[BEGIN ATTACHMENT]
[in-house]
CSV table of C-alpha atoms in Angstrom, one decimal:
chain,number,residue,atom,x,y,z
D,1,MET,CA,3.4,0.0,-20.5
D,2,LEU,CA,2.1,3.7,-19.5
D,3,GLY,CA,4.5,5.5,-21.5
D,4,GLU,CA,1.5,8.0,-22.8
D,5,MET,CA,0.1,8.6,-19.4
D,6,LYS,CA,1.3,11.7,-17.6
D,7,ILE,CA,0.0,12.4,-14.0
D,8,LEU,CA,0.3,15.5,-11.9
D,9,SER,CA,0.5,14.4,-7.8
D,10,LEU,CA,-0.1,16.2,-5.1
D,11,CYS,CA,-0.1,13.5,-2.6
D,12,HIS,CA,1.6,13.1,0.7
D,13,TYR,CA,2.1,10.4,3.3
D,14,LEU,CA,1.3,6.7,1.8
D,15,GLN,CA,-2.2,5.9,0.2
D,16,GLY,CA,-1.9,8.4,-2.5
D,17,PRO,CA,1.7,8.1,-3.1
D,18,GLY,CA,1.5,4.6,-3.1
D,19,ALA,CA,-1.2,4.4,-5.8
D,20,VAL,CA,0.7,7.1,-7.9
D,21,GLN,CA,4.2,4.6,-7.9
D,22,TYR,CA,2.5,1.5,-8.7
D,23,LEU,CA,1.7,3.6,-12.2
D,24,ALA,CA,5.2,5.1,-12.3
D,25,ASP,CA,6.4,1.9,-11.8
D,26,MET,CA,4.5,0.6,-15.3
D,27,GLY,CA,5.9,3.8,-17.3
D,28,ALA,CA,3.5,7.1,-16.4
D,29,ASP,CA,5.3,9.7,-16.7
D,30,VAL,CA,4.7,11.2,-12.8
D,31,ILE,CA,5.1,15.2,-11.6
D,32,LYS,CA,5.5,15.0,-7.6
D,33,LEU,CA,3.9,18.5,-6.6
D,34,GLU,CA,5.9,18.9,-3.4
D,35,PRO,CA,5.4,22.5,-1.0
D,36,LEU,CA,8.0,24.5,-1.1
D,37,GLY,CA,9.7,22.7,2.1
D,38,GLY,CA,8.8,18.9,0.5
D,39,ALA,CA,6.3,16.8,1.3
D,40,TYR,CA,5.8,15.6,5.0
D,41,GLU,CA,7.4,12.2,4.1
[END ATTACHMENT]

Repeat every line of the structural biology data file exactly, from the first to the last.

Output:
[in-house]
CSV table of C-alpha atoms in Angstrom, one decimal:
chain,number,residue,atom,x,y,z
D,1,MET,CA,3.4,0.0,-20.5
D,2,LEU,CA,2.1,3.7,-19.5
D,3,GLY,CA,4.5,5.5,-21.5
D,4,GLU,CA,1.5,8.0,-22.8
D,5,MET,CA,0.1,8.6,-19.4
D,6,LYS,CA,1.3,11.7,-17.6
D,7,ILE,CA,0.0,12.4,-14.0
D,8,LEU,CA,0.3,15.5,-11.9
D,9,SER,CA,0.5,14.4,-7.8
D,10,LEU,CA,-0.1,16.2,-5.1
D,11,CYS,CA,-0.1,13.5,-2.6
D,12,HIS,CA,1.6,13.1,0.7
D,13,TYR,CA,2.1,10.4,3.3
D,14,LEU,CA,1.3,6.7,1.8
D,15,GLN,CA,-2.2,5.9,0.2
D,16,GLY,CA,-1.9,8.4,-2.5
D,17,PRO,CA,1.7,8.1,-3.1
D,18,GLY,CA,1.5,4.6,-3.1
D,19,ALA,CA,-1.2,4.4,-5.8
D,20,VAL,CA,0.7,7.1,-7.9
D,21,GLN,CA,4.2,4.6,-7.9
D,22,TYR,CA,2.5,1.5,-8.7
D,23,LEU,CA,1.7,3.6,-12.2
D,24,ALA,CA,5.2,5.1,-12.3
D,25,ASP,CA,6.4,1.9,-11.8
D,26,MET,CA,4.5,0.6,-15.3
D,27,GLY,CA,5.9,3.8,-17.3
D,28,ALA,CA,3.5,7.1,-16.4
D,29,ASP,CA,5.3,9.7,-16.7
D,30,VAL,CA,4.7,11.2,-12.8
D,31,ILE,CA,5.1,15.2,-11.6
D,32,LYS,CA,5.5,15.0,-7.6
D,33,LEU,CA,3.9,18.5,-6.6
D,34,GLU,CA,5.9,18.9,-3.4
D,35,PRO,CA,5.4,22.5,-1.0
D,36,LEU,CA,8.0,24.5,-1.1
D,37,GLY,CA,9.7,22.7,2.1
D,38,GLY,CA,8.8,18.9,0.5
D,39,ALA,CA,6.3,16.8,1.3
D,40,TYR,CA,5.8,15.6,5.0
D,41,GLU,CA,7.4,12.2,4.1